Skip to comments.Pittsburgh’s Abortion Clinic Buffer Zone Law Upheld
Posted on 10/18/2019 1:02:26 PM PDT by Morgana
A Pittsburgh ordinance drawing a 15-foot buffer zone around medical facilities where abortions are performed doesnt violate the free speech rights of sidewalk counselors, the Third Circuit said.
The ordinance by its terms doesnt apply to anti-abortion protesters who engage in peaceful, one-on-one conversations with people entering the clinics, the U.S. Court of Appeals for the Third Circuit said Oct. 18. Thus, its valid as applied to those protesters, the court said.
The ordinance prohibits four activities: congregating, patrolling, picketing, or demonstrating within 15 feet of a hospital or health-care facility entrance. The sidewalk counselors activities dont meet the definition of any of these terms, the court said.
The ordinance is content-neutral, the court added. It doesnt treat anti-abortion speech differently from any peaceful one-on-one conversations about other subjects within the buffer zone, the court said. The ordinance would be highly problematic if it did, the court noted.
The court also said the ordinance is valid on its face, as its narrowly tailored to serve significant governmental interests. The interests the city sought to protectensuring unimpeded access to health-care services, protecting public safety, and properly allocating law enforcement servicesare legitimate, the court said.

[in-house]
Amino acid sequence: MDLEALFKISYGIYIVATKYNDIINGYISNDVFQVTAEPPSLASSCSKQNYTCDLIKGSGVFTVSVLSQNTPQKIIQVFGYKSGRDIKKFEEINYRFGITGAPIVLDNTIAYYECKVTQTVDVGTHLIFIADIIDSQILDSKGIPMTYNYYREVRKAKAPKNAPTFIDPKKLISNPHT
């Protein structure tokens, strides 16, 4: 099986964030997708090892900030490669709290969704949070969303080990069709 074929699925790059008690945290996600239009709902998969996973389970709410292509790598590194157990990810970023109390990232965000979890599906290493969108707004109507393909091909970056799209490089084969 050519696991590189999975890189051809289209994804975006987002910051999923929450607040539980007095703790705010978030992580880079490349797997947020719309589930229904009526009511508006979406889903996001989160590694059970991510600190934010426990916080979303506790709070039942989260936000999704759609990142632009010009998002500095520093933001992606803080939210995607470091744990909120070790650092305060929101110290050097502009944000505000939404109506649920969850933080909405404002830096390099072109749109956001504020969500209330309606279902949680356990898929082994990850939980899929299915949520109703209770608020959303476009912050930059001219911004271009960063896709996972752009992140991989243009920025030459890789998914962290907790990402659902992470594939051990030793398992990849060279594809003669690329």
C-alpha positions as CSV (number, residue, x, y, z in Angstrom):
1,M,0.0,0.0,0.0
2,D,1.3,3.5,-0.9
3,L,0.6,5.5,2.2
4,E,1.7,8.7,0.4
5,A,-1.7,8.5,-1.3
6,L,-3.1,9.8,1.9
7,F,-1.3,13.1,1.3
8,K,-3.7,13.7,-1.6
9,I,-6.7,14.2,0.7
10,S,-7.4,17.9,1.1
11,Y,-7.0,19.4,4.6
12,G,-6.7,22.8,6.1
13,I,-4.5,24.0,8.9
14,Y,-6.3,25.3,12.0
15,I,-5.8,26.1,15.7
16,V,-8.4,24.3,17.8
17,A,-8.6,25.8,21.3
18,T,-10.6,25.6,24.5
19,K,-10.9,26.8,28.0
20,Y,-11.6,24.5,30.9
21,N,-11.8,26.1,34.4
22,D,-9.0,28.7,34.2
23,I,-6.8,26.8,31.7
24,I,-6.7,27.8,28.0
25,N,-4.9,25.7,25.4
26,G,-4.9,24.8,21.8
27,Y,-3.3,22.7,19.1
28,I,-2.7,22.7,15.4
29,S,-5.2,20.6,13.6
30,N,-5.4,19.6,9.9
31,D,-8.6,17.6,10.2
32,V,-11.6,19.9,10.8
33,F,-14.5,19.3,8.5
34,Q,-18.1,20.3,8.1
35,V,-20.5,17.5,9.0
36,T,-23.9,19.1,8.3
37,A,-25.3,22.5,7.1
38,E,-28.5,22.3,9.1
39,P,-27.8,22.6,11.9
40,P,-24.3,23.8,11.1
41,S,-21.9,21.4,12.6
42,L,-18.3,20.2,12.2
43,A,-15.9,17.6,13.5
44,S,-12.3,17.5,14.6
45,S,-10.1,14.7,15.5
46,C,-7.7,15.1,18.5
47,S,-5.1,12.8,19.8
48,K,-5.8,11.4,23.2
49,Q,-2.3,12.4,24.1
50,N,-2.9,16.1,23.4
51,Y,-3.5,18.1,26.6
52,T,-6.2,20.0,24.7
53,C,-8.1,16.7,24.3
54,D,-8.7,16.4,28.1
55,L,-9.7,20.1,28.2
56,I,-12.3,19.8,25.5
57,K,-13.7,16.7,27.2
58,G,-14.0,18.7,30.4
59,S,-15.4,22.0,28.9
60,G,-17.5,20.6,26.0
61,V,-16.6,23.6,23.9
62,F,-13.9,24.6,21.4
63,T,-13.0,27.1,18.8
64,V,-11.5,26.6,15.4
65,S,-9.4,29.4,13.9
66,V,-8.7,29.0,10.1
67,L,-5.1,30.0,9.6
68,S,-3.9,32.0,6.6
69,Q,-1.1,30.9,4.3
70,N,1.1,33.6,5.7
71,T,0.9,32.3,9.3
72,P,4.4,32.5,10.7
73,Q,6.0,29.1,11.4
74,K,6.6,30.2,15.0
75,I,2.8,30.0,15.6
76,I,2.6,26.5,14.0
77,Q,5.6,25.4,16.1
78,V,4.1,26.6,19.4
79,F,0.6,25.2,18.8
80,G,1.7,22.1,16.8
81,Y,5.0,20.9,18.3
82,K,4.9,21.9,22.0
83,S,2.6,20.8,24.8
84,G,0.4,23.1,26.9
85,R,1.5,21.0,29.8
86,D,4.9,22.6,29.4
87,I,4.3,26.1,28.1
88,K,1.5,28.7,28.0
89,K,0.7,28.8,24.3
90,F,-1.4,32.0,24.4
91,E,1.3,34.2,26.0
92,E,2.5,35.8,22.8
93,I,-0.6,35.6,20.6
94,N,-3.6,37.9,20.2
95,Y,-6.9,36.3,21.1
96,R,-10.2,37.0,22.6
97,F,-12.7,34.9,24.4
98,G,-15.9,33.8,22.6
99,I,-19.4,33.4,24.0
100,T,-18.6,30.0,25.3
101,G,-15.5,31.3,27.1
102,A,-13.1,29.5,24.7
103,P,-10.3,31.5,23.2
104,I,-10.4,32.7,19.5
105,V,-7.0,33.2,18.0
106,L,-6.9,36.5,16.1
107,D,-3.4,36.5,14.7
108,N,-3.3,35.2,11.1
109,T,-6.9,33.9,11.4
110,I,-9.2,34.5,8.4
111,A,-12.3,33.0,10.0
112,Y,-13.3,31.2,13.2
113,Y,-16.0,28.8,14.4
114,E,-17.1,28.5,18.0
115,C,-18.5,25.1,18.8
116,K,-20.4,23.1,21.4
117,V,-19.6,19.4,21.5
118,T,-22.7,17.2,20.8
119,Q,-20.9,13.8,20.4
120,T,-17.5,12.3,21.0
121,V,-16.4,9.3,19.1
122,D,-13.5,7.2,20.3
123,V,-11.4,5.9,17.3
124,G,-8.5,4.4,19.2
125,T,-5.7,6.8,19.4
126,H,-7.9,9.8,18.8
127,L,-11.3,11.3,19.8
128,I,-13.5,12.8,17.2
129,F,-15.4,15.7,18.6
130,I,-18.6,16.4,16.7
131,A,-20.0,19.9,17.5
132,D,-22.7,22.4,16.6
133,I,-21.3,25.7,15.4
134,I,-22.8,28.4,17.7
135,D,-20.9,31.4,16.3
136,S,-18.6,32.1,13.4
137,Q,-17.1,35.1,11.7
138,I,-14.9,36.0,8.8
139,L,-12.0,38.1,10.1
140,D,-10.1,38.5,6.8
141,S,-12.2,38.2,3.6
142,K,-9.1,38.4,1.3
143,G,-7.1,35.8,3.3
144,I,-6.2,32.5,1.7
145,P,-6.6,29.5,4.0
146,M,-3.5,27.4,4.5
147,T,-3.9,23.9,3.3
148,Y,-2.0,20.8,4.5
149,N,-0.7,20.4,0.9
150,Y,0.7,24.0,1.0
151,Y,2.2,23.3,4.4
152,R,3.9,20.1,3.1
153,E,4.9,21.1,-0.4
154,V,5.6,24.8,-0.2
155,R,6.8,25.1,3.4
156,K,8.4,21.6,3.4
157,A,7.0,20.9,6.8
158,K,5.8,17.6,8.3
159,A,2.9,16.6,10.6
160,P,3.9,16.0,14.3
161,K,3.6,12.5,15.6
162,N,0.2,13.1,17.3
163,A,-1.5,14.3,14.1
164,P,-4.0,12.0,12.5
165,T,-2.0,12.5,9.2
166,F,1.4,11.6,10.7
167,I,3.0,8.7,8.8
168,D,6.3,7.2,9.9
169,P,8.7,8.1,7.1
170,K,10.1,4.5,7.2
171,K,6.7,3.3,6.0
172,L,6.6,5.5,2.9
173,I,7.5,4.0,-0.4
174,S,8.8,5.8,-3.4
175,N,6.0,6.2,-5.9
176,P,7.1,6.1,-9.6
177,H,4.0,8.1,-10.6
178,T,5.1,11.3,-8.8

The ordinance is narrow in scope, the court added. It applies only to a relatively small area and limited types of protests, it said. The ordinance doesnt prevent protesters, demonstrators, or picketers from being seen and heard, or from speaking outside the zone, it said.
Judge Cheryl Ann Krause wrote the opinion, in which Judge Morton I. Greenberg joined.
Judge Thomas M. Hardiman wrote a separate concurring opinion.
Alliance Defending Freedom and Lawrence G. Paladin Jr. of Pittsburgh represented the sidewalk counselors. The City of Pittsburgh Law Department represented the city.
Life Legal Defense Foundation, Pro Life Action League, Sidewalk Advocates for Life, Pacific Justice Institute, Concerned Women for America, and National Legal Foundation filed amicus briefs supporting the counselors.
The National Abortion Federation, Womens Law Project, and International Municipal Lawyers filed amicus briefs supporting the city.
The case is Bruni v. City of Pittsburgh, 3d Cir., No. 18-1084, 10/18/19.
I thought the supreme court ruled buffer zones were illegal?
The end result of Catholic voters in Pittsburgh being willing to vote only for Democrats. Because Daddy, Grandpa and Great Grandpa did. Because da union sez they’re for DA WORKIN’ MAN!
You all have blood on your hands.
A Zero appointee and an EIGHTY-SIX year old Reagan appointee who should’ve retired years ago. Disgraceful.
Krause, Cheryl Ann
Born 1968 in St. Louis, MO
Federal Judicial Service:
Judge, U.S. Court of Appeals for the Third Circuit
Nominated by Barack Obama on February 6, 2014, to a seat vacated by Dolores Korman Sloviter. Confirmed by the Senate on July 7, 2014, and received commission on July 9, 2014.